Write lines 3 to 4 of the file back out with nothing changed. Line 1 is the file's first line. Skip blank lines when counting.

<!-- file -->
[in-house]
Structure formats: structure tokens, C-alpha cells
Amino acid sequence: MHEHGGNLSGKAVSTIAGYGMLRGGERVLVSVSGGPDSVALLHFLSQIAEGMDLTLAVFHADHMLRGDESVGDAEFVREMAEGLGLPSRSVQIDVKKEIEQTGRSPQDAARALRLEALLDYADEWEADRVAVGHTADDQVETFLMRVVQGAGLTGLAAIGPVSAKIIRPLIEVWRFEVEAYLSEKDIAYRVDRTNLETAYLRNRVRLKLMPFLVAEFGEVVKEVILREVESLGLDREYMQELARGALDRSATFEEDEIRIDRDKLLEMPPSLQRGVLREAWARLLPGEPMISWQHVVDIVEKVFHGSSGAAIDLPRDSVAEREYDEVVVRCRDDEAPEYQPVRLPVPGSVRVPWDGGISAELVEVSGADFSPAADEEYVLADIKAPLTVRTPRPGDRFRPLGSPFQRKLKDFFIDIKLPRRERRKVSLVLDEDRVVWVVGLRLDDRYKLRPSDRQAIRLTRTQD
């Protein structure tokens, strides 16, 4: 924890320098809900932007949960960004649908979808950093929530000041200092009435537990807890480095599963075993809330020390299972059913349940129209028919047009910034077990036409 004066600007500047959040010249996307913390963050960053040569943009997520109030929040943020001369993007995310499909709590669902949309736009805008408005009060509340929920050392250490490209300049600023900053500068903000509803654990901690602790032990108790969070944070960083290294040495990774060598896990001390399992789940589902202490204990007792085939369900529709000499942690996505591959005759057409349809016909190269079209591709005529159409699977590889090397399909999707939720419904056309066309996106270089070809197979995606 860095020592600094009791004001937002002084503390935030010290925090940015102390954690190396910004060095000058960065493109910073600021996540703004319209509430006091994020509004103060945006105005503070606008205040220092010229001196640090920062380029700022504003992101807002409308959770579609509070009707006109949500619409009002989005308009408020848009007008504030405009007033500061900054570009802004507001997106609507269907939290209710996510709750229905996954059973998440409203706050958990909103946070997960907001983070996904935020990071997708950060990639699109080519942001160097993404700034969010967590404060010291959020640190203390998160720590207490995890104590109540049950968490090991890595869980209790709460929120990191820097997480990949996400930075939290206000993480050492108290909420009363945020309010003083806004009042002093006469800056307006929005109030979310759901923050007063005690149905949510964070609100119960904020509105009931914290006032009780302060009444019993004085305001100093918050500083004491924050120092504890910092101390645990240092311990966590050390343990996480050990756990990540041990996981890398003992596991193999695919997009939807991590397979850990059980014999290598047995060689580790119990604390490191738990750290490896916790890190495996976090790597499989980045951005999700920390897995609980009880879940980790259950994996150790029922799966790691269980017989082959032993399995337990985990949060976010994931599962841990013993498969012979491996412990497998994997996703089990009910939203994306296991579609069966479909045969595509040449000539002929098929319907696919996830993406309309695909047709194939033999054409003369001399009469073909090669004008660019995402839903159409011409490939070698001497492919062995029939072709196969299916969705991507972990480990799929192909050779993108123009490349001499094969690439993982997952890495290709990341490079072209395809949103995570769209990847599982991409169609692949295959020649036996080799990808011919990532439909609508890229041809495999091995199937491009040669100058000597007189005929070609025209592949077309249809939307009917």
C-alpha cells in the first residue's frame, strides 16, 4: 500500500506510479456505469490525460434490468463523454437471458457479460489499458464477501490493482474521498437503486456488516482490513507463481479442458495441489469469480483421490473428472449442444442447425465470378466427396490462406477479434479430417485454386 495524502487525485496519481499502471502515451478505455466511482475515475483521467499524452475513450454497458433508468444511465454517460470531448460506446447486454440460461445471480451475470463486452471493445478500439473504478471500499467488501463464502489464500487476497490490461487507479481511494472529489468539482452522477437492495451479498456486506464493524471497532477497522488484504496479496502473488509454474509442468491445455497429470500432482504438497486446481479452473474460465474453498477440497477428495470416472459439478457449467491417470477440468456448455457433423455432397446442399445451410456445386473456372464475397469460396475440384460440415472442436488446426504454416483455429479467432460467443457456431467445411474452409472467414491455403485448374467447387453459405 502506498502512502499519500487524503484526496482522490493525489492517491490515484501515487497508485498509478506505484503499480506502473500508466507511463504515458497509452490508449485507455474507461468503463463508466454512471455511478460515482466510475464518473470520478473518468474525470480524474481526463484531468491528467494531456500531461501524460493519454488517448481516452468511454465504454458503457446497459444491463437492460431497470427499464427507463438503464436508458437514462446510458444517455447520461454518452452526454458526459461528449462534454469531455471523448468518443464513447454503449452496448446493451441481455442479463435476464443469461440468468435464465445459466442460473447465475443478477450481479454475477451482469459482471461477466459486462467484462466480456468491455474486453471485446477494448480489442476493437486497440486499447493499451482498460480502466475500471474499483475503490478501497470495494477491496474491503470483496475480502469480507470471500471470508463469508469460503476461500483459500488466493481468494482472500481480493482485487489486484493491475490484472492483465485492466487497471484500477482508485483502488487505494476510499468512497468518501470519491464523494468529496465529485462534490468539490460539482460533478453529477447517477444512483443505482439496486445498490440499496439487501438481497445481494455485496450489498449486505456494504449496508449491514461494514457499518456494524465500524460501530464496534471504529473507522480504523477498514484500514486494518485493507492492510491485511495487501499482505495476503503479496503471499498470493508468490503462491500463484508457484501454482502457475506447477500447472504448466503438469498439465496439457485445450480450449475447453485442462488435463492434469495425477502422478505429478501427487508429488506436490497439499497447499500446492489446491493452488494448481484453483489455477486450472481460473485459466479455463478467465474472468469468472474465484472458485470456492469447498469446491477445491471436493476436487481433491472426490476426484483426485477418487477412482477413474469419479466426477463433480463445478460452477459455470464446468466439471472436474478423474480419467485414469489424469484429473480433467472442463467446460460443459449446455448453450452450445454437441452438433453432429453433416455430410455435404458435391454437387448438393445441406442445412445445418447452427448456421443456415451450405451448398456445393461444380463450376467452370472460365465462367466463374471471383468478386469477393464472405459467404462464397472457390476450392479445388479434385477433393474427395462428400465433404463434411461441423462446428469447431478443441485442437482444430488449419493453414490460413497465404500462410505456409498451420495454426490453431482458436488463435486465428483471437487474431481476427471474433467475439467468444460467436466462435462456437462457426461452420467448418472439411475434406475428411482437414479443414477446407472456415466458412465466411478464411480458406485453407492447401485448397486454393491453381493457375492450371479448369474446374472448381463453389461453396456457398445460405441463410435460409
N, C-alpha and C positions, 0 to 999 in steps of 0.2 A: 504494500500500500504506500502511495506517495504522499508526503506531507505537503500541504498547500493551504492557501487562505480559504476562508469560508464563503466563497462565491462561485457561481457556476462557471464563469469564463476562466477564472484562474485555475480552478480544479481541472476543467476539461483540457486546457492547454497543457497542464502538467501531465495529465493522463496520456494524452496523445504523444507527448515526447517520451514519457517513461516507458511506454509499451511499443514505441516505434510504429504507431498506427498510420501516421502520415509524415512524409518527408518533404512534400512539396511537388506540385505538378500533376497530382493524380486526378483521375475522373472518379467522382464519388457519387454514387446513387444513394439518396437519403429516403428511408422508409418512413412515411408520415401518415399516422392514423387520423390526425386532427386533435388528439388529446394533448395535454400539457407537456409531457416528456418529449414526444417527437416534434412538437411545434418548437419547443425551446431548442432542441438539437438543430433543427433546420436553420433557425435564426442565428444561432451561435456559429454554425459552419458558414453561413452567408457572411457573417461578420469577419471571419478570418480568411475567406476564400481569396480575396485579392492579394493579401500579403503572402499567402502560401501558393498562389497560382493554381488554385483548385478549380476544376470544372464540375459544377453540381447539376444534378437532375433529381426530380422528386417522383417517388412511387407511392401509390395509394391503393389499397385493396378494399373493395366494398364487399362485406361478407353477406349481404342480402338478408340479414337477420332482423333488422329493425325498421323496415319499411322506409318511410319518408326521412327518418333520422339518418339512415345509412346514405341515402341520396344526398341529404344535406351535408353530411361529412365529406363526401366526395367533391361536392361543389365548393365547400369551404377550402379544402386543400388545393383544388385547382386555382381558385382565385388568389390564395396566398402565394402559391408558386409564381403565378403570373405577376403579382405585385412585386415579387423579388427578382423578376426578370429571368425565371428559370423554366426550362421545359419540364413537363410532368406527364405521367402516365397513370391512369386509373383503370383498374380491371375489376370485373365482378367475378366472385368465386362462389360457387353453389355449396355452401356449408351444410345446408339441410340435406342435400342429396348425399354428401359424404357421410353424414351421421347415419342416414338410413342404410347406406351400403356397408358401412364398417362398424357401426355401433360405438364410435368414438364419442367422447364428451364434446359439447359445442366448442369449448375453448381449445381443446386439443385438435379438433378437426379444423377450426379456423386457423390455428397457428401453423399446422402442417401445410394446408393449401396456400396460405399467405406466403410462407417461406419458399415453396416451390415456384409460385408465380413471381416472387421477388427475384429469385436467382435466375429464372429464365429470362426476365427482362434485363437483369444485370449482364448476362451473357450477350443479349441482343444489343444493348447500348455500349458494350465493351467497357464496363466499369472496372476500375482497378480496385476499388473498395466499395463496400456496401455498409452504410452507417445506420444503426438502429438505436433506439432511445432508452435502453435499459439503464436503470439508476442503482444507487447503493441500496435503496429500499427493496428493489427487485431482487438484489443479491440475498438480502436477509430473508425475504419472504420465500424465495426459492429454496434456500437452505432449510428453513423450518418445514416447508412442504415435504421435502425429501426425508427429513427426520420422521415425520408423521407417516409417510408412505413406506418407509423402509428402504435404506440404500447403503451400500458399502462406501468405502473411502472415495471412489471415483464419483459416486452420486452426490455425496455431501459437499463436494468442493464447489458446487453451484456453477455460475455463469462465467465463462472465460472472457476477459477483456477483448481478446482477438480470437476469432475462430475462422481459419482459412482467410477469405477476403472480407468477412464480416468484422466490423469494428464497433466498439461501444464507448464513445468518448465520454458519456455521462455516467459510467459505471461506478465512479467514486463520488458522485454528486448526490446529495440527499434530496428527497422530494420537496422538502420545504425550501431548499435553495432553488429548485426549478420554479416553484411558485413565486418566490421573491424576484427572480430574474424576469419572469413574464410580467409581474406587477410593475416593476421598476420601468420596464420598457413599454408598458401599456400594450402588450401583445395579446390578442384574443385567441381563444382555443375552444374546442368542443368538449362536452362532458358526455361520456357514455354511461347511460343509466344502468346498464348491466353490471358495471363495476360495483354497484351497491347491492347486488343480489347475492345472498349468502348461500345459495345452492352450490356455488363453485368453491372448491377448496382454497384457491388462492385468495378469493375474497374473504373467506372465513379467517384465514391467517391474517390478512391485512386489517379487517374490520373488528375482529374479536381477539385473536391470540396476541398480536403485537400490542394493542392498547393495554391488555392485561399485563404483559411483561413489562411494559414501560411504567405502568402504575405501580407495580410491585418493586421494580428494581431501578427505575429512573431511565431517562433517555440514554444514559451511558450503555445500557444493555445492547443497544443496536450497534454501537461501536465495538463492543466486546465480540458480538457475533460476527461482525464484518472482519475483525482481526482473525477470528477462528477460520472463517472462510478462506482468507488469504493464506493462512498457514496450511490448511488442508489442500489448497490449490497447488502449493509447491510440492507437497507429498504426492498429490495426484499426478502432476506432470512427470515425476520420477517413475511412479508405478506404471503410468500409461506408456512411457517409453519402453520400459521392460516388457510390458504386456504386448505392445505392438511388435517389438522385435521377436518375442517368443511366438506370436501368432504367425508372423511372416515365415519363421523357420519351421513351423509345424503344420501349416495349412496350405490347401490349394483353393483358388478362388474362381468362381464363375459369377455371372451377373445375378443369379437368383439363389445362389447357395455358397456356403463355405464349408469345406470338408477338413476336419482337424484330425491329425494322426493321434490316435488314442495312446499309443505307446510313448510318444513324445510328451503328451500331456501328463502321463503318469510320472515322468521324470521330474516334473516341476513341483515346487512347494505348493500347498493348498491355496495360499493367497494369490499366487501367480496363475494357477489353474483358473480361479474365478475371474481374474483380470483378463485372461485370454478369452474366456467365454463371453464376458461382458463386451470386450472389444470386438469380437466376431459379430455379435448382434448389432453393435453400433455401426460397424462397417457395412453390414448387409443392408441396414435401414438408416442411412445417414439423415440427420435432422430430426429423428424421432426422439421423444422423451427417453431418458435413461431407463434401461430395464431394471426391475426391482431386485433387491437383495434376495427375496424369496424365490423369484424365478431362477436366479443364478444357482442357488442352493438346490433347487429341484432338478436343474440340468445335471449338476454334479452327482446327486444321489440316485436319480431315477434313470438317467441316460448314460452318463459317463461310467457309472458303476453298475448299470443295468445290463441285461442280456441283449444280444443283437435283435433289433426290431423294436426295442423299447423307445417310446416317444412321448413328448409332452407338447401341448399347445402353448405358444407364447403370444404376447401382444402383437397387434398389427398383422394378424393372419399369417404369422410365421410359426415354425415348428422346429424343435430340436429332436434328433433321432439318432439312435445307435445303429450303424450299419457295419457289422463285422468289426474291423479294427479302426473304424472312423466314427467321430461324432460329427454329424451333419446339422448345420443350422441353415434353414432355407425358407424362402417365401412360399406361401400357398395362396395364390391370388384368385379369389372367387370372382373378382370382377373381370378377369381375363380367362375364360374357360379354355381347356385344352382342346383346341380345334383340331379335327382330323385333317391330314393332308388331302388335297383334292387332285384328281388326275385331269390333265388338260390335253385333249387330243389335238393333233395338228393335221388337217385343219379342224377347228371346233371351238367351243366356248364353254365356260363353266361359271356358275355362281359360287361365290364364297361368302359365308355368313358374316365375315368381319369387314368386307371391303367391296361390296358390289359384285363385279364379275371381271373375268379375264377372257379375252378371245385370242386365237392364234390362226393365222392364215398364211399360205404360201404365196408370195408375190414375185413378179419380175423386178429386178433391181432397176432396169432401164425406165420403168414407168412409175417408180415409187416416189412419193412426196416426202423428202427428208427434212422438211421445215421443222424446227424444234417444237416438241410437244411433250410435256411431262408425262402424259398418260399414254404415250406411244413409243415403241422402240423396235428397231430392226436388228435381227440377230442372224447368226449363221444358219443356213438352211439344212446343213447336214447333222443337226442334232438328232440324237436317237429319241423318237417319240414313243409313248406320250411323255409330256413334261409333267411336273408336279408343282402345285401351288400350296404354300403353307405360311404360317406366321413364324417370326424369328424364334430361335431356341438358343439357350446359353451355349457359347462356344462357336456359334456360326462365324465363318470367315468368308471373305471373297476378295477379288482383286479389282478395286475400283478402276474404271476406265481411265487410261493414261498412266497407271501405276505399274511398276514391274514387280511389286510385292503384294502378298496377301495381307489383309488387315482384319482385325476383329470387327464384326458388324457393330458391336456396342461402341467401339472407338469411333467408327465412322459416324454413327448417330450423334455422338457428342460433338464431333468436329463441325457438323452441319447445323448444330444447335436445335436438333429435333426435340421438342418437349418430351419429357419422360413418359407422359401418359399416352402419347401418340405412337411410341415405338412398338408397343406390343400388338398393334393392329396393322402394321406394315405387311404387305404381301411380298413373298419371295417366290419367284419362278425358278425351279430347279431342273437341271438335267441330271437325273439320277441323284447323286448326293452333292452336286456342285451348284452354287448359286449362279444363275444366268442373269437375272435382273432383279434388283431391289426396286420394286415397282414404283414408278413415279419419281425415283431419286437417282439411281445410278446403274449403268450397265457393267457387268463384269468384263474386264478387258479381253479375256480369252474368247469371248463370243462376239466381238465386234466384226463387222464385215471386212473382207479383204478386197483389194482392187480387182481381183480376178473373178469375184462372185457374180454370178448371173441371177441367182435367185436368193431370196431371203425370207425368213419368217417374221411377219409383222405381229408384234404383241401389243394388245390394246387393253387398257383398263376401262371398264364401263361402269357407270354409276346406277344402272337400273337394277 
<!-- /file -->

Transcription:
Amino acid sequence: MHEHGGNLSGKAVSTIAGYGMLRGGERVLVSVSGGPDSVALLHFLSQIAEGMDLTLAVFHADHMLRGDESVGDAEFVREMAEGLGLPSRSVQIDVKKEIEQTGRSPQDAARALRLEALLDYADEWEADRVAVGHTADDQVETFLMRVVQGAGLTGLAAIGPVSAKIIRPLIEVWRFEVEAYLSEKDIAYRVDRTNLETAYLRNRVRLKLMPFLVAEFGEVVKEVILREVESLGLDREYMQELARGALDRSATFEEDEIRIDRDKLLEMPPSLQRGVLREAWARLLPGEPMISWQHVVDIVEKVFHGSSGAAIDLPRDSVAEREYDEVVVRCRDDEAPEYQPVRLPVPGSVRVPWDGGISAELVEVSGADFSPAADEEYVLADIKAPLTVRTPRPGDRFRPLGSPFQRKLKDFFIDIKLPRRERRKVSLVLDEDRVVWVVGLRLDDRYKLRPSDRQAIRLTRTQD
């Protein structure tokens, strides 16, 4: 924890320098809900932007949960960004649908979808950093929530000041200092009435537990807890480095599963075993809330020390299972059913349940129209028919047009910034077990036409 004066600007500047959040010249996307913390963050960053040569943009997520109030929040943020001369993007995310499909709590669902949309736009805008408005009060509340929920050392250490490209300049600023900053500068903000509803654990901690602790032990108790969070944070960083290294040495990774060598896990001390399992789940589902202490204990007792085939369900529709000499942690996505591959005759057409349809016909190269079209591709005529159409699977590889090397399909999707939720419904056309066309996106270089070809197979995606 860095020592600094009791004001937002002084503390935030010290925090940015102390954690190396910004060095000058960065493109910073600021996540703004319209509430006091994020509004103060945006105005503070606008205040220092010229001196640090920062380029700022504003992101807002409308959770579609509070009707006109949500619409009002989005308009408020848009007008504030405009007033500061900054570009802004507001997106609507269907939290209710996510709750229905996954059973998440409203706050958990909103946070997960907001983070996904935020990071997708950060990639699109080519942001160097993404700034969010967590404060010291959020640190203390998160720590207490995890104590109540049950968490090991890595869980209790709460929120990191820097997480990949996400930075939290206000993480050492108290909420009363945020309010003083806004009042002093006469800056307006929005109030979310759901923050007063005690149905949510964070609100119960904020509105009931914290006032009780302060009444019993004085305001100093918050500083004491924050120092504890910092101390645990240092311990966590050390343990996480050990756990990540041990996981890398003992596991193999695919997009939807991590397979850990059980014999290598047995060689580790119990604390490191738990750290490896916790890190495996976090790597499989980045951005999700920390897995609980009880879940980790259950994996150790029922799966790691269980017989082959032993399995337990985990949060976010994931599962841990013993498969012979491996412990497998994997996703089990009910939203994306296991579609069966479909045969595509040449000539002929098929319907696919996830993406309309695909047709194939033999054409003369001399009469073909090669004008660019995402839903159409011409490939070698001497492919062995029939072709196969299916969705991507972990480990799929192909050779993108123009490349001499094969690439993982997952890495290709990341490079072209395809949103995570769209990847599982991409169609692949295959020649036996080799990808011919990532439909609508890229041809495999091995199937491009040669100058000597007189005929070609025209592949077309249809939307009917």